John Wesley said it this way: Following Jesus “is essentially a social religion and… to turn it into a solitary religion, is indeed to destroy it” (Sermon 24). You cannot be a Christian, a Christ-follower, a disciple, on your own. Christianity is “a social religion,” it happens when we follow Jesus in groups. Turning it “into a solitary religion,” making it just about me and my relationship with Jesus and how I feel and whether I’m saved, is to destroy what it means to follow Jesus. So John Wesley set up small groups, of about twelve people, who would meet once a week, pray together, support mission work together, and ask each other, “How have you followed Jesus since we last met?” Without those weekly meetings, there would have been no Methodism two hundred fifty years ago, and you and I would not be gathered here together today. As the Methodist revival caught fire and swept across England and this country, no one talked about joining a congregation. The important thing was: do you belong to a discipleship group? Are you meeting, weekly, with others who can pray with you and share together in the journey of discipleship?
Bible studies are fine; Sunday School classes have their place; but I join a growing number of sisters and brothers in The United Methodist Church who believe that God is calling us to revive these intentional small groups for the sake of his kingdom. And I am convinced that Centre must become a church where everyone has joined such a group, if we are to continue to be the church of Jesus Christ in Forest Hill.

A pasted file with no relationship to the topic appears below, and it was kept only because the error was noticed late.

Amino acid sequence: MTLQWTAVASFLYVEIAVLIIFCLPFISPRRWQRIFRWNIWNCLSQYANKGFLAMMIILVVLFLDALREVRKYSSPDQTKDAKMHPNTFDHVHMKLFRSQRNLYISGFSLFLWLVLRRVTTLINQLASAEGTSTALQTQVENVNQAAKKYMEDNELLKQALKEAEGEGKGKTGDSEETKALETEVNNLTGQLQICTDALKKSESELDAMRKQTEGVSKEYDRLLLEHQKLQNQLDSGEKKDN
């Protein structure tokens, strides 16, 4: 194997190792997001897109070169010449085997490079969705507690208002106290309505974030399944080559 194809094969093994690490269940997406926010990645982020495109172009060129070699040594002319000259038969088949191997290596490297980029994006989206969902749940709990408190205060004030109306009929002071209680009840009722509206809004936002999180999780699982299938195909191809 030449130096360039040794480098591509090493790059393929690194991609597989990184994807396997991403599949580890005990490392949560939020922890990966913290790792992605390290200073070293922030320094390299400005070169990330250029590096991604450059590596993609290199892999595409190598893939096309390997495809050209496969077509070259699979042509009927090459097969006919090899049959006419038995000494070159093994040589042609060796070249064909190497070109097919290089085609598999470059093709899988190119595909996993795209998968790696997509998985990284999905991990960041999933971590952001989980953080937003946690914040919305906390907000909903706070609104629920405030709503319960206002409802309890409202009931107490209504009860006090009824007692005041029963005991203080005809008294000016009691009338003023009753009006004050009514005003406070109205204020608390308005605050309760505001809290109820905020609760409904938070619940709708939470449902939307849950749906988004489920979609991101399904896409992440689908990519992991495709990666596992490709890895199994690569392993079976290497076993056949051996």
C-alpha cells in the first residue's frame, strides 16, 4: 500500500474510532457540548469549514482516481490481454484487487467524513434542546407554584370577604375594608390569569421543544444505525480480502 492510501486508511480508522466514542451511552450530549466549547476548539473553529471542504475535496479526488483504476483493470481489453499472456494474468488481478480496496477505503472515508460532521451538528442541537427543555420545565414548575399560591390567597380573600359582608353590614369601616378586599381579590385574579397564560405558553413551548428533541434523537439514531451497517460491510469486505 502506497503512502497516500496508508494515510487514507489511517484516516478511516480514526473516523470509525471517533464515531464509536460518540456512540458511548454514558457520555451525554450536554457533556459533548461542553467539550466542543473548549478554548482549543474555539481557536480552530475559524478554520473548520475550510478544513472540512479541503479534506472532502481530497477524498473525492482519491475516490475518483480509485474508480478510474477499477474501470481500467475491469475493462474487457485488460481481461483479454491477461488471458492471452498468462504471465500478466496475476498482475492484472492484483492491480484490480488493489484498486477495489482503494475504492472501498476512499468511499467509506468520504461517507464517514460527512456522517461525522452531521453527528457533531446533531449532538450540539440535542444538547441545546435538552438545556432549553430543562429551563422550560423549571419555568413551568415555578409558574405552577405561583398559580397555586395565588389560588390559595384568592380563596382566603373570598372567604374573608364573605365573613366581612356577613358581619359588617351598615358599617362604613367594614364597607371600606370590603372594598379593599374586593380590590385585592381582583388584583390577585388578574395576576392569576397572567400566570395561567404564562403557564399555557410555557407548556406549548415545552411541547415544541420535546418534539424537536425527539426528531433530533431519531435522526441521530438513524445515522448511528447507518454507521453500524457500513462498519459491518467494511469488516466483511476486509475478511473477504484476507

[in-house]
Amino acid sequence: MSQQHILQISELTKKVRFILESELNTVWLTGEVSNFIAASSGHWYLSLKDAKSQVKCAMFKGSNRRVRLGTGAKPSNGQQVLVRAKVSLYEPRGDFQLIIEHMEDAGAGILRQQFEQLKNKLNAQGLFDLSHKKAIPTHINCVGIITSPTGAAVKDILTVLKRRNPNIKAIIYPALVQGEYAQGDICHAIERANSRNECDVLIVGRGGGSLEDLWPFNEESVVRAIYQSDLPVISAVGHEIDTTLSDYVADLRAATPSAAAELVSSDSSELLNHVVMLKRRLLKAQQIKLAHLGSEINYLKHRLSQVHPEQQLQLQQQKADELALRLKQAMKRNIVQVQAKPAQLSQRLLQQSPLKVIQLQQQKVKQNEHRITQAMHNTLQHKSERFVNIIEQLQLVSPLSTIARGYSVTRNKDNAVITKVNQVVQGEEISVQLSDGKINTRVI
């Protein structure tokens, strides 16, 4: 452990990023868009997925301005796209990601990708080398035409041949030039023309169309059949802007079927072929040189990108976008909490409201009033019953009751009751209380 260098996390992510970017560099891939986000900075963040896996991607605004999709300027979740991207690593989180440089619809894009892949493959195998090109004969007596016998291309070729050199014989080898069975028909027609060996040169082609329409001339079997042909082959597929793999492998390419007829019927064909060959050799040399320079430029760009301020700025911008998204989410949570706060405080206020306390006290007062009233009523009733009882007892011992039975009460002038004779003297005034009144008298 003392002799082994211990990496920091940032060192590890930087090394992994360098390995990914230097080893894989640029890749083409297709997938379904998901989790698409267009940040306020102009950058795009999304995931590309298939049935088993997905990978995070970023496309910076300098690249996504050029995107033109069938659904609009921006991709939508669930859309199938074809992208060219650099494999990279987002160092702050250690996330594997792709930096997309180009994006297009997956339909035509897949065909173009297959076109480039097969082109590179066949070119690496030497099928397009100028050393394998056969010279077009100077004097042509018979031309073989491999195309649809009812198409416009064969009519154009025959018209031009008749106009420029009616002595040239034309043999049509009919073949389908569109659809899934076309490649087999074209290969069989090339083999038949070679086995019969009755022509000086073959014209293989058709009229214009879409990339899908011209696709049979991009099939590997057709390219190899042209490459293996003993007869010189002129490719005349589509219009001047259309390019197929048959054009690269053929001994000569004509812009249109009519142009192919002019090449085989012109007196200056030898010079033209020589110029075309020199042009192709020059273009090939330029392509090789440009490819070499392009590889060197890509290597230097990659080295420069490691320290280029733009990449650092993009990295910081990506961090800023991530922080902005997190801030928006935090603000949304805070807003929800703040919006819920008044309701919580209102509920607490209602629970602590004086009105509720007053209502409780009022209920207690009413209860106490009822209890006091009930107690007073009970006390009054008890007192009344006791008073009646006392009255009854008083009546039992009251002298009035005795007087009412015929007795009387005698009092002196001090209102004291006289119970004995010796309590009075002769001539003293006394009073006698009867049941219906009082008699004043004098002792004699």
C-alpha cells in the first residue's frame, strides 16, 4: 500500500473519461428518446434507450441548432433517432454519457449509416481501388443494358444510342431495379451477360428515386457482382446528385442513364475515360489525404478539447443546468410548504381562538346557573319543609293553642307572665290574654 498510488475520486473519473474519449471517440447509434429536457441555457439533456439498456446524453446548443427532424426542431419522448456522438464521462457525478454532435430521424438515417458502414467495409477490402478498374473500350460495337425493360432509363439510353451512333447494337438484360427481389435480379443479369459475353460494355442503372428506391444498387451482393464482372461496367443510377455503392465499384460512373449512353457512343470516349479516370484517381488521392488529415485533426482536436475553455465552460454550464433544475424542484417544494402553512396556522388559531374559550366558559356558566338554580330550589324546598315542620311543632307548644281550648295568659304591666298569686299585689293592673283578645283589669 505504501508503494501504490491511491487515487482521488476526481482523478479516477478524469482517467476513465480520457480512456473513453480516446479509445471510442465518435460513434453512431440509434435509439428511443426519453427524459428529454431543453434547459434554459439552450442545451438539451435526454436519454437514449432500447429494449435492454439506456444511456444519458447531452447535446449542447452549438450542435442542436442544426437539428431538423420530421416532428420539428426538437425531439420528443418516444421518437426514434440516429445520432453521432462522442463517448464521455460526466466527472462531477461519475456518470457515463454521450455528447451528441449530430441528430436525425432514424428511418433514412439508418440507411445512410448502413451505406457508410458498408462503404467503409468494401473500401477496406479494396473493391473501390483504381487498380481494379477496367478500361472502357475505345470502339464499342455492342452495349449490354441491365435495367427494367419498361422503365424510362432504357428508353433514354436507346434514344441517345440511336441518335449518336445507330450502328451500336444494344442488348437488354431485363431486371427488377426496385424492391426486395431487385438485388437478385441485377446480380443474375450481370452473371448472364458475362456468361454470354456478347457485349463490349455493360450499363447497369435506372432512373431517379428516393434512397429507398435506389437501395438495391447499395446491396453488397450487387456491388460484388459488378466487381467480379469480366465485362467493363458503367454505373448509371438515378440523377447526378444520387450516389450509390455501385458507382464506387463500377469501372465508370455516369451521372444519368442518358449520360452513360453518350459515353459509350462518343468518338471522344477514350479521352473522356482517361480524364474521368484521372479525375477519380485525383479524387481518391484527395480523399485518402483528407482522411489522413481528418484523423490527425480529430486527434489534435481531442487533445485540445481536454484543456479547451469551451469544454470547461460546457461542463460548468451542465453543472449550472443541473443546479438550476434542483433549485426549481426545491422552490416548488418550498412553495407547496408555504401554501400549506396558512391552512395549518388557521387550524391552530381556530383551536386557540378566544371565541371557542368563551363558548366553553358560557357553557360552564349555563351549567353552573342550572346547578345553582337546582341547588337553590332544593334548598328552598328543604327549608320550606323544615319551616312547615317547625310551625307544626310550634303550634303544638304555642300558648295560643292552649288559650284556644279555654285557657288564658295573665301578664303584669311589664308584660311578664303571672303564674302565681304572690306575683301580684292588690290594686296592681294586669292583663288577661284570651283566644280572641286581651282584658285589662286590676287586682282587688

Jesus doesn’t just summon the twelve. He doesn’t just organize them into small groups. He gives them authority, power, in his name to cast out unclean spirits, and “to cure every disease and every sickness.” What are the diseases and sicknesses and unclean spirits that infect people today? They are not cancer, or heart disease, or diabetes. They are drug addiction and racism and greed and fear and violence and hatred, and at the root of all of these lies the isolation of individualism, the corrupt belief that each of us has to go it alone, to power through under our own strength. These are the diseases the disciples of Jesus Christ are called to address today, and in calling us as disciples Christ gives us the authority, the power, to confront and heal them as we live together in the social religion that is following Christ. Our world needs disciples, not because things out there are so bad and we are so good, but because the gift of sharing in faithful discipleship is the cure to the individualism that sickens our societies.
Last week, on Trinity Sunday, we heard the Great Commission from the end of Matthew’s gospel: Go make disciples of all nations, baptizing them in the name of the Father, and of the Son, and of the Holy Spirit, and teaching them to obey everything I have commanded you. Each person who is baptized gains entry to a kingdom not our own, a place where the Triune Lord reign and our ways yield to his better ways. It is a kingdom of learning and unlearning at the feet of Jesus, with our fellow disciples: learning the life of the kingdom of heaven by living it out, and unlearning the ways we have been taught by the world and even by the church, by giving them up.
Sarah laughed at the promise of a child, and maybe some of us share her cynicism, but the kingdom of heaven does not wait for our faith to catch up with God’s work. Christ is on the move! He summons us! He calls us to be his disciples! Follow him—together—to new life in his kingdom!